Always be aware of your surroundings.
Like my mom taught me, whether you are walking to your car, are alone in the arena or already driving home, be aware. It is important to always be looking around and have an understanding of your surroundings. Do you work on a college campus? The first thing I do when leaving a building or walking to my car is look around to find the closest “Blue Light” security system. Yes, we have cell phones, but did you know if you call 9-1-1 the call could be dispatched to your area code first and not your phone’s closest cell tower? A “Blue Light” phone when picked up or pressed for emergency automatically sends first responders to that exact location. Also, you should be able to see at least one or two “Blue Light” call phones from the one you are currently standing at.
Honestly, I am so bad at this. Fortunately, I know how to throw a punch or a knee. For Christmas this year my sister sent me a Tanking Key for when I am running alone. It is a key that flips open to a small (but very sharp!) knife. I keep it on my keys and if ever I feel unsafe, I open the knife up and carry it in my hand. Other forms of protection can be pepper spray, a pocket knife or even a gun (but only if you have a concealed carry permit).
Know where to go.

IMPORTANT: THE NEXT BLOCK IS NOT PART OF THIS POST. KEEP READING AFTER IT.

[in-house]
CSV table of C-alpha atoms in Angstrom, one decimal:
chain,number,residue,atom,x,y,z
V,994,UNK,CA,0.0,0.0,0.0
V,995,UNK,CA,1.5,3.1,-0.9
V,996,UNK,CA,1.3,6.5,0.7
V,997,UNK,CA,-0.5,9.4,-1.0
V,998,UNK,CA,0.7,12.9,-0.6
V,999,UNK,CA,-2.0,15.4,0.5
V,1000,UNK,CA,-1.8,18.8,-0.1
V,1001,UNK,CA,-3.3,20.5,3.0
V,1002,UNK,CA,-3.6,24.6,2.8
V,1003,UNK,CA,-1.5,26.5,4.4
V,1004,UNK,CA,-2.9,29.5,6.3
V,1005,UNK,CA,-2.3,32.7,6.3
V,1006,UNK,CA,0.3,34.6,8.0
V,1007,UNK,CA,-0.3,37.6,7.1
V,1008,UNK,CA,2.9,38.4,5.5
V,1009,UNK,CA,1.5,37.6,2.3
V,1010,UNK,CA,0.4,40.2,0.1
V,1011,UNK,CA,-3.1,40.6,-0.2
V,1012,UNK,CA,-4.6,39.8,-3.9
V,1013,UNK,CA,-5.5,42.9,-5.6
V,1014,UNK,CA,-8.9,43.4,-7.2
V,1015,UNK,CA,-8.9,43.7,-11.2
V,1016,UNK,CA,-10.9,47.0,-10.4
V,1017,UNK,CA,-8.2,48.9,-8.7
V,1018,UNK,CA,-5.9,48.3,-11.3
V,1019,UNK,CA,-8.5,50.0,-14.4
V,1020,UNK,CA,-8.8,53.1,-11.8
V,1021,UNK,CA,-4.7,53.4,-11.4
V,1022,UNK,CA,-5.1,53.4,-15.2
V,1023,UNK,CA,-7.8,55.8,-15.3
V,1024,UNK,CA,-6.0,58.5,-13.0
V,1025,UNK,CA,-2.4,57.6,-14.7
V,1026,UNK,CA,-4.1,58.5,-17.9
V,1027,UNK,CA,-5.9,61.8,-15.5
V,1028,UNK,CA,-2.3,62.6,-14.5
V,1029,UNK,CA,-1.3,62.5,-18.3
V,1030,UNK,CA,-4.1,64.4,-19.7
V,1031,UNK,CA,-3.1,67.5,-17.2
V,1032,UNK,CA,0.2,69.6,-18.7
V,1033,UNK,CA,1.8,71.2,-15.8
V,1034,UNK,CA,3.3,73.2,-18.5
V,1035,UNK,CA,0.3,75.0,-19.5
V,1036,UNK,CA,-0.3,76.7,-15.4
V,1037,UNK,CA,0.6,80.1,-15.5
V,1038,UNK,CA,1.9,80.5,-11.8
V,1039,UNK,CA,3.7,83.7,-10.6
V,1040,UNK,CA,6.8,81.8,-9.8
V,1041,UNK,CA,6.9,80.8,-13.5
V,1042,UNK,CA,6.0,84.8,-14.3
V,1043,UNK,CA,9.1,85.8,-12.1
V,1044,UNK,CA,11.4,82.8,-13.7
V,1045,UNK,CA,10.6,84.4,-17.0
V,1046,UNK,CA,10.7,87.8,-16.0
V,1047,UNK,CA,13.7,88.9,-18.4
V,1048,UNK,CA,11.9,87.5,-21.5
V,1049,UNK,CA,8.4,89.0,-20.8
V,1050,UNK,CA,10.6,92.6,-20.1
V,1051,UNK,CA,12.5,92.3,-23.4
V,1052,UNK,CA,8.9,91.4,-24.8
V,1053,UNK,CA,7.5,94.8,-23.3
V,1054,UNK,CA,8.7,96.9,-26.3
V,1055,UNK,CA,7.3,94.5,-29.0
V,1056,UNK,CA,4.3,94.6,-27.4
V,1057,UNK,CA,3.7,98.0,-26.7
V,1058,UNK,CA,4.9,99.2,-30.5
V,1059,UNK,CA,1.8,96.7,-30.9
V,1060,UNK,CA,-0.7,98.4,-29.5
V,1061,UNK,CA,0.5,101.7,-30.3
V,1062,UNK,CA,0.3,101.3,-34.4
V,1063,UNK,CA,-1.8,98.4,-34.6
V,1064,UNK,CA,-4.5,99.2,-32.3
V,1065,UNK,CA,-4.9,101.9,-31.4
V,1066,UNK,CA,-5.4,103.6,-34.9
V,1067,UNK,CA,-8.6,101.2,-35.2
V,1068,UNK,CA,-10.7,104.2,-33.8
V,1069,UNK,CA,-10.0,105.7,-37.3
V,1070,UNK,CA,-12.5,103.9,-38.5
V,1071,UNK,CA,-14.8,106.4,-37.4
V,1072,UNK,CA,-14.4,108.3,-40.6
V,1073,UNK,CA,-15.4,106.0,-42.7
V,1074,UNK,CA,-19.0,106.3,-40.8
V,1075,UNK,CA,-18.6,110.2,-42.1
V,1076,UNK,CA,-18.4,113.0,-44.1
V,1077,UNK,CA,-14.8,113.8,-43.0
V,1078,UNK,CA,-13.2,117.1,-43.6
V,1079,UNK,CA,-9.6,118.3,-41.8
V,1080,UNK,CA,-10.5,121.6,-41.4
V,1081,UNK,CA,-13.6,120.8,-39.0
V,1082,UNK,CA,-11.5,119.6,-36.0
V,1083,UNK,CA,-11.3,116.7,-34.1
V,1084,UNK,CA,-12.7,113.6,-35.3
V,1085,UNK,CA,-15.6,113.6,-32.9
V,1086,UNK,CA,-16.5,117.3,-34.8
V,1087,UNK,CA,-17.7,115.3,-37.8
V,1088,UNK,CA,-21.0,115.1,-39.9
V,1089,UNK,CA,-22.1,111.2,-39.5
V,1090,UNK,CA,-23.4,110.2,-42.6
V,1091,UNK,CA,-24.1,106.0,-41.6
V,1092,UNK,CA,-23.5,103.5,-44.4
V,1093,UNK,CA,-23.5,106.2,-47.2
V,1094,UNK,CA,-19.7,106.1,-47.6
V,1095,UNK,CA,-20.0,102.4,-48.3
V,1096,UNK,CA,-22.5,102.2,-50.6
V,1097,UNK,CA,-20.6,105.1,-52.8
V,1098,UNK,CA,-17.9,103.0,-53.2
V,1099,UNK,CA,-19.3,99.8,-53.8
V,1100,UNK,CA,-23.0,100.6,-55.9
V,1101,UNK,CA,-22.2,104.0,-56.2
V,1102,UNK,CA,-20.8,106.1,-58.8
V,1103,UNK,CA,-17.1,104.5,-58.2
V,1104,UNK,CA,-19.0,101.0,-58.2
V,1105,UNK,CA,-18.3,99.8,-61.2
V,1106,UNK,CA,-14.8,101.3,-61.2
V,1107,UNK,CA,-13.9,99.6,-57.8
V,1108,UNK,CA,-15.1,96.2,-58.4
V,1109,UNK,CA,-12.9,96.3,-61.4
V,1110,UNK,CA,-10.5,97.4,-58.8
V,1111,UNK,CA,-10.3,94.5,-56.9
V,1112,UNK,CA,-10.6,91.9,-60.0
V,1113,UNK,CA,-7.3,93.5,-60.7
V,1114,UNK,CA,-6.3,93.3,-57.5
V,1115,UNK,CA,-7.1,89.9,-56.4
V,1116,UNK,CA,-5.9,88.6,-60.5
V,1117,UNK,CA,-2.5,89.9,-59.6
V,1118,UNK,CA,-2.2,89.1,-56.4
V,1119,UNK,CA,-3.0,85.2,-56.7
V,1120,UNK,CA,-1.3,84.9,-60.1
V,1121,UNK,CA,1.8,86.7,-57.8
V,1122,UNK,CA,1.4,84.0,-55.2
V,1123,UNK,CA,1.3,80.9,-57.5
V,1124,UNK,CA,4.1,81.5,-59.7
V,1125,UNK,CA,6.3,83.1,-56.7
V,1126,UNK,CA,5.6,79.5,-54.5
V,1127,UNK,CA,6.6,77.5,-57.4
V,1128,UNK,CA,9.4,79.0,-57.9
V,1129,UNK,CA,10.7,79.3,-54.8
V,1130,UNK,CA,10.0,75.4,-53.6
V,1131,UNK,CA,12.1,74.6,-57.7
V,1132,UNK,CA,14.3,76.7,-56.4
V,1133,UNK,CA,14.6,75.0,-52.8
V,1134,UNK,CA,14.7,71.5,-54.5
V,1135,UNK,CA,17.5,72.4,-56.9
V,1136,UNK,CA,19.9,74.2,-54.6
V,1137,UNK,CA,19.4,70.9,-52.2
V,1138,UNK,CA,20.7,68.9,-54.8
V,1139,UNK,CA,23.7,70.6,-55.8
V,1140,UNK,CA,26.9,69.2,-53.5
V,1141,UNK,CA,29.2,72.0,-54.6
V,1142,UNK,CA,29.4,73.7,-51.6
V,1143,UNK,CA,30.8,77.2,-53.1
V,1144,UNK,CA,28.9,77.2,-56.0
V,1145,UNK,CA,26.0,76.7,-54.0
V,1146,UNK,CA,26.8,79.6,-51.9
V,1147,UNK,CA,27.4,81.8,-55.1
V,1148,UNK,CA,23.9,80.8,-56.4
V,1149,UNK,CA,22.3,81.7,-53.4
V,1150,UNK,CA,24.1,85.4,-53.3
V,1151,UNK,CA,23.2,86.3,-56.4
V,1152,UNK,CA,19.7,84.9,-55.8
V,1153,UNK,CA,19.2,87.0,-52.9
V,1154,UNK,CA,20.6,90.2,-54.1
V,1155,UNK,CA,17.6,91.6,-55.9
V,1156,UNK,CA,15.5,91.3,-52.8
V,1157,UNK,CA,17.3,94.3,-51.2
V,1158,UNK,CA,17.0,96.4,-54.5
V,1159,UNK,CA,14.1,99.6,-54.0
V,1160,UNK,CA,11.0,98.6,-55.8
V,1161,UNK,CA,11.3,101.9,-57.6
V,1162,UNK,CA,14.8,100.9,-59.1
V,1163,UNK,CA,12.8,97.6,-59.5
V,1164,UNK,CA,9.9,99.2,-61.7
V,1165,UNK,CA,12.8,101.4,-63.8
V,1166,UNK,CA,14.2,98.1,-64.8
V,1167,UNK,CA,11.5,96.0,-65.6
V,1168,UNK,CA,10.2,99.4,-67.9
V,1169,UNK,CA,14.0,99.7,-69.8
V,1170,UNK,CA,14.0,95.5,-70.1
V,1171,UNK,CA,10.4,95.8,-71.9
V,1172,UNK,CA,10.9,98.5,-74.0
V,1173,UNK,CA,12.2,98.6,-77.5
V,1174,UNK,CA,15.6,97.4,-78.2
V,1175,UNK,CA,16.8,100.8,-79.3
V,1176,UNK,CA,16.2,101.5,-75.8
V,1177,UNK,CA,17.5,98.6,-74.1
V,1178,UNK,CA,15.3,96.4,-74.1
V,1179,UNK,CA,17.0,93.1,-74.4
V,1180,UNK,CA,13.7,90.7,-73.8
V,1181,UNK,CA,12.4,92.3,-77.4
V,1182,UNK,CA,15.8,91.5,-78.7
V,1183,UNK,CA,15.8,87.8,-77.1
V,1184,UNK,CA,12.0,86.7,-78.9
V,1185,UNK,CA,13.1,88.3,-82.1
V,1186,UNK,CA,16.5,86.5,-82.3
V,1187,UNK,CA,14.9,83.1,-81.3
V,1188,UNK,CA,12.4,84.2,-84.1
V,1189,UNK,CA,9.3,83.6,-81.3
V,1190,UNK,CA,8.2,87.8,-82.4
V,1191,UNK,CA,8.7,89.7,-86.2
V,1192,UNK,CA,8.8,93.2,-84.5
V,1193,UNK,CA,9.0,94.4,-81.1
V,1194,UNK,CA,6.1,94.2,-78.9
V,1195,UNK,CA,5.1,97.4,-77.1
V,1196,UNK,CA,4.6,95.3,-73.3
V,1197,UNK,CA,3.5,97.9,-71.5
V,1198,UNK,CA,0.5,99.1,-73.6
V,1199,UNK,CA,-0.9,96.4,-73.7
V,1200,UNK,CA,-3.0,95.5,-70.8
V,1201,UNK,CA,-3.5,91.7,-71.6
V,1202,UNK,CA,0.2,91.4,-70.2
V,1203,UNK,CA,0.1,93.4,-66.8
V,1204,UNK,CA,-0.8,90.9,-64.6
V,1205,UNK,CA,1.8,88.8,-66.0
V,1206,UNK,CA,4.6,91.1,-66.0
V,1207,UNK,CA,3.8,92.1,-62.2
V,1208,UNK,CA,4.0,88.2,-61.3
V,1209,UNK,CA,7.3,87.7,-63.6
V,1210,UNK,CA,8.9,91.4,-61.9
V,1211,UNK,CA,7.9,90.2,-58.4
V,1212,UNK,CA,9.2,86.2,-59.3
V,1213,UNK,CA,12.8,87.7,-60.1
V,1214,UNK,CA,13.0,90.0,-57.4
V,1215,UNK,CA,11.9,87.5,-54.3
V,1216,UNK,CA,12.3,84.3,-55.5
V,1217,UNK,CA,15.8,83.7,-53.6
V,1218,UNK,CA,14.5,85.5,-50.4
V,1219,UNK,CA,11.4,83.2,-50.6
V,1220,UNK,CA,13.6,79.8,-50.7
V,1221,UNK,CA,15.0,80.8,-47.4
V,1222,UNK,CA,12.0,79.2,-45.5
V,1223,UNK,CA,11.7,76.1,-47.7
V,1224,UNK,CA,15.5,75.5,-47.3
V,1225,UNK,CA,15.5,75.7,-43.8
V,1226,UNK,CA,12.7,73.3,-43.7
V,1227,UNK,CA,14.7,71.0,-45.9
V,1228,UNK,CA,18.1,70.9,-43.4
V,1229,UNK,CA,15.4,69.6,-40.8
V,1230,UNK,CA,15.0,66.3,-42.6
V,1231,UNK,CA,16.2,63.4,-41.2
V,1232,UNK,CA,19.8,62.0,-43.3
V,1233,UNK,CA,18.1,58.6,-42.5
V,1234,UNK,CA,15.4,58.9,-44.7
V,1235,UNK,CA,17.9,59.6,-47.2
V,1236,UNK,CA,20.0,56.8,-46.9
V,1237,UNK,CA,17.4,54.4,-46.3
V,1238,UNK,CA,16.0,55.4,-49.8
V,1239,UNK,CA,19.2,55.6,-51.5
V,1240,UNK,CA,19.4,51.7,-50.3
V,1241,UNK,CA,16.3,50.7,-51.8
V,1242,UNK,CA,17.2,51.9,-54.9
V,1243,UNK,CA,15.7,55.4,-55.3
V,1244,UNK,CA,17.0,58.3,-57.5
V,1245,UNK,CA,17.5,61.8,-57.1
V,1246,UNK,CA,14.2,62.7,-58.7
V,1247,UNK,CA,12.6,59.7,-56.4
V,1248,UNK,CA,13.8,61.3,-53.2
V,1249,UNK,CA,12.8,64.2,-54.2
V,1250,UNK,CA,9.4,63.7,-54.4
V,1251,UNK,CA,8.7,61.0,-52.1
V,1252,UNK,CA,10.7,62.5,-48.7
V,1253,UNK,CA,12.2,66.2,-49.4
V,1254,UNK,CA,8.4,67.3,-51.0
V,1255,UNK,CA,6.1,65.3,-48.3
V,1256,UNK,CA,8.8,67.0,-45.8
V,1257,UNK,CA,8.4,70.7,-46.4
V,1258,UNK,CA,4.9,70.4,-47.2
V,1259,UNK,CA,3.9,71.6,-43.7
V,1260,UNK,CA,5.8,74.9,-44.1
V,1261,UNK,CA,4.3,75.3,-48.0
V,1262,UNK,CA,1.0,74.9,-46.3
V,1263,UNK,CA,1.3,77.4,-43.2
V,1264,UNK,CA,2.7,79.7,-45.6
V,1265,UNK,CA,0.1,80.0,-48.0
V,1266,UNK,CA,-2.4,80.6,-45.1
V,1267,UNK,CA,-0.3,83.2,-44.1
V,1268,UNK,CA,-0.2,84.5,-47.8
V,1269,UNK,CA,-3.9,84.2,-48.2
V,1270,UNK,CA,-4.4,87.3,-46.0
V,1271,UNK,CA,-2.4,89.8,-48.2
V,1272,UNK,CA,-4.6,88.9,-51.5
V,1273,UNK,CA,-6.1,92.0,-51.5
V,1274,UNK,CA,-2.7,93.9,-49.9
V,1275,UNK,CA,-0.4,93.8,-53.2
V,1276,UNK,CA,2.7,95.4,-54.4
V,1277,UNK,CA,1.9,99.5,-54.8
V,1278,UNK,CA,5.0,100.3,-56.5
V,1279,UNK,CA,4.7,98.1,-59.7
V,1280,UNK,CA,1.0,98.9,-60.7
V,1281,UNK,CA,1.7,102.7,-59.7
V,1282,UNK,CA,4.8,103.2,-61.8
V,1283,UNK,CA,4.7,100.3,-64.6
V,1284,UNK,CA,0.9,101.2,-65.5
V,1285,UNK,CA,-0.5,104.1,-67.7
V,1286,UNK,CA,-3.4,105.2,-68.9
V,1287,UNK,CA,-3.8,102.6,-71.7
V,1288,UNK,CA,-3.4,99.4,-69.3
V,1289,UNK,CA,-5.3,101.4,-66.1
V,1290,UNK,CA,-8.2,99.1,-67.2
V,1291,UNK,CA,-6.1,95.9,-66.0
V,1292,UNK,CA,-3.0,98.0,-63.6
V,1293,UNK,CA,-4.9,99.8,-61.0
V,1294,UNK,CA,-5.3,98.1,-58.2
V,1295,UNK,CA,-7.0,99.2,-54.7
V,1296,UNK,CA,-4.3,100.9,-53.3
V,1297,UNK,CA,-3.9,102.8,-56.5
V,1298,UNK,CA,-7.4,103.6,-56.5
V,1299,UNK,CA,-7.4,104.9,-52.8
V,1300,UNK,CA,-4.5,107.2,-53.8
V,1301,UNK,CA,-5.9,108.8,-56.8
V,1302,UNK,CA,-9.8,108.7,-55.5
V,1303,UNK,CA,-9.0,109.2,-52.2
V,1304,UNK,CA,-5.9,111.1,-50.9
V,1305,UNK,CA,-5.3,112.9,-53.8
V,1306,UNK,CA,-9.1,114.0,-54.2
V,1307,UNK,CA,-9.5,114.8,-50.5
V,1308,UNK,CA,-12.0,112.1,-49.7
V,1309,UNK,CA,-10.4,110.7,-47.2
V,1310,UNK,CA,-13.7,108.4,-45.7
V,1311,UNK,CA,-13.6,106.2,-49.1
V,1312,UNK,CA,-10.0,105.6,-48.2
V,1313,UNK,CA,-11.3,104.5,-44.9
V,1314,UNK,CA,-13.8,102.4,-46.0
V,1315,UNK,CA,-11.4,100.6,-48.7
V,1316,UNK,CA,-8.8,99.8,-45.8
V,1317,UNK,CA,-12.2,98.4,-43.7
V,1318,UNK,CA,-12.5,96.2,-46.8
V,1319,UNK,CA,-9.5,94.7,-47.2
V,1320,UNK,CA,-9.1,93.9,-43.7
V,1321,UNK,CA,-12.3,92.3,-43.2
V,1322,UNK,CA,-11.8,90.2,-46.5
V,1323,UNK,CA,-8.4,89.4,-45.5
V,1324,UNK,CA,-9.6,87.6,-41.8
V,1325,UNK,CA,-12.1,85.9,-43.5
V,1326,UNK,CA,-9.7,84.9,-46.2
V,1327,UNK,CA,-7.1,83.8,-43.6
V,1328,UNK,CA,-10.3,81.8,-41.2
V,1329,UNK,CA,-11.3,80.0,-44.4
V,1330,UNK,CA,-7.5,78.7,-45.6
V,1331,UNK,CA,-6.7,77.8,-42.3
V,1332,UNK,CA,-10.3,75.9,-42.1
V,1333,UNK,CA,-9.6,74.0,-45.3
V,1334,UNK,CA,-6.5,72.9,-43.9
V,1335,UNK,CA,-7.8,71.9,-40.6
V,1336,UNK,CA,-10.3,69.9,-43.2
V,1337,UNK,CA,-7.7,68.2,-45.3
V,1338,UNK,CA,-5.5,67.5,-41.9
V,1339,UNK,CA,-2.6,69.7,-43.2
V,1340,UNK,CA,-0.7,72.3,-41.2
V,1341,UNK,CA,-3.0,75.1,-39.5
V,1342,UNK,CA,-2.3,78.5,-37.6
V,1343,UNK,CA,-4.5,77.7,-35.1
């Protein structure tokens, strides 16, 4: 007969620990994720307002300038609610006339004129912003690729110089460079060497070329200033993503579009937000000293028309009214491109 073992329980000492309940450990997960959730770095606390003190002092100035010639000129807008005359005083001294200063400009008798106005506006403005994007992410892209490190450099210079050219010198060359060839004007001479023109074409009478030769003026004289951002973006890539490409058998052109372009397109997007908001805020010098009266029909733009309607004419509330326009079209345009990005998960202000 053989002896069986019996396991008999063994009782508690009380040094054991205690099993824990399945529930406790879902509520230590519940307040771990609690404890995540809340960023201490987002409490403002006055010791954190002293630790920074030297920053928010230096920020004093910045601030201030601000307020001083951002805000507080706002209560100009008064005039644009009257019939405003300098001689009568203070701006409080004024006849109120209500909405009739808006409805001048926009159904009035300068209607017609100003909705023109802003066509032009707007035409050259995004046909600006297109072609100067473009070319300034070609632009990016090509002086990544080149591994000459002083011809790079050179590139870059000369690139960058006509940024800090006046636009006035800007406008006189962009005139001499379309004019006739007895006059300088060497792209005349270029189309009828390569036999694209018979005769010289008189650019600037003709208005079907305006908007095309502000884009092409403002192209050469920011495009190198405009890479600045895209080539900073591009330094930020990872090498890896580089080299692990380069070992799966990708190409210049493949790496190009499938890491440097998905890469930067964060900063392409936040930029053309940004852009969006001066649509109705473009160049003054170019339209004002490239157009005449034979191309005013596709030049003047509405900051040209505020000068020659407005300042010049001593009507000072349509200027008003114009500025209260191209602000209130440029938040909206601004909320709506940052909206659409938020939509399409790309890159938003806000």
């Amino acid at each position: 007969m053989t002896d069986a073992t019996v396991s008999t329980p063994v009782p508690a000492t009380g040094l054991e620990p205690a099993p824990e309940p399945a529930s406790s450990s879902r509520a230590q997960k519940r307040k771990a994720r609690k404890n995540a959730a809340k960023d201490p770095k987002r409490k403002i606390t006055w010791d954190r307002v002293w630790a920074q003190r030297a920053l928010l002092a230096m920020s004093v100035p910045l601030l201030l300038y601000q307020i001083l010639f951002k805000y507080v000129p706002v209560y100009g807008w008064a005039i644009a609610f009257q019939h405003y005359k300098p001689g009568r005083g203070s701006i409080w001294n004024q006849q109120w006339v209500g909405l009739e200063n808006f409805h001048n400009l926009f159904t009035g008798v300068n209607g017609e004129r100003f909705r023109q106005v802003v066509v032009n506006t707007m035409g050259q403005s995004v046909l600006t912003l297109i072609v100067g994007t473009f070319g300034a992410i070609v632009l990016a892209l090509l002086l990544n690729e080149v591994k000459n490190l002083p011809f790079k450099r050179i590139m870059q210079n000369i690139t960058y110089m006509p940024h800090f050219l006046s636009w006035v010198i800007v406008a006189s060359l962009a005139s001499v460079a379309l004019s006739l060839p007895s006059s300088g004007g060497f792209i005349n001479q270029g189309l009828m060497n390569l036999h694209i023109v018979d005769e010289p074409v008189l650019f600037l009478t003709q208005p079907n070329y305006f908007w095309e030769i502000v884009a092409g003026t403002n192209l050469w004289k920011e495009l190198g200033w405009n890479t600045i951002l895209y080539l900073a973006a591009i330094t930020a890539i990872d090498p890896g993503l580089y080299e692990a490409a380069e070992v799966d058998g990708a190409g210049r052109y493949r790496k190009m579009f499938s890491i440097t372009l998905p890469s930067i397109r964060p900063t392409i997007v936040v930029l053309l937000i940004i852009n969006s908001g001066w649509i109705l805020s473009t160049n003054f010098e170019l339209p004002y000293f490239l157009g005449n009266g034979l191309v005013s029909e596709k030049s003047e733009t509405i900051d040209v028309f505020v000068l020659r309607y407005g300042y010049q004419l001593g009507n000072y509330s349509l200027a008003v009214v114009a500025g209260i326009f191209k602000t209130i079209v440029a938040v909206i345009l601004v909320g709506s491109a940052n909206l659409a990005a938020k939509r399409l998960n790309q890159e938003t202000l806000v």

Like my mom taught me, know where the closest first responder stations are to your house and close to work. If you feel like you are being followed in your car, drive there! No one will fault you for a false alarm. Trust me, if someone is following you with bad intentions, they are not going to follow you into a police station.
Keep your emergency contacts up to date.
If you work on a college campus, is your campus security dispatcher programmed in your phone on speed dial? It should be. The same goes for working at an arena or for a professional organization. We all have security booths or stadium security offices; keep them on speed dial. The time it could take to look it up could be, unfortunately, costly.
Have a plan with a friend or neighbor.
In my case, I was very fortunate to have a neighbor’s phone number that lived nearby and was home. Set up a plan with a neighbor or friend that lives nearby to have them on speed dial and call them if you feel unsafe and let them know you are coming to them. Make sure you share with your friends that you can also be a safehouse for them if they are ever in a similar situation.
Don’t be afraid to ask for an escort.
When I worked at ECU and would leave the press box well after midnight following a football game, my co-worker Malcolm would never let me walk alone to my car. It wasn’t far but I was always dressed in heels and a nice outfit and he said he would much rather drive me to my car and know I was safe than letting me walk through the dark desolate tailgating lots alone. I still cannot thank Malcolm enough for this; it meant so much knowing someone was always looking out for my safety. I often would wait an extra half hour for Malcolm to finish his work to have my safe ride and it never bothered me one bit.
Wear good shoes.
I always bring a pair of shoes for walking to my car after a game. Now since I have moved to Syracuse, I traded my sneakers for snow boots. But the point is, they are much easier to run in if I ever need to than some of the shoes I wear to games.
Bottom line: Protect yourself and always be aware of what’s around you. Our job can have us running around in unsavory locations at all hours of the day, so it’s best to have a good set of safety tools handy.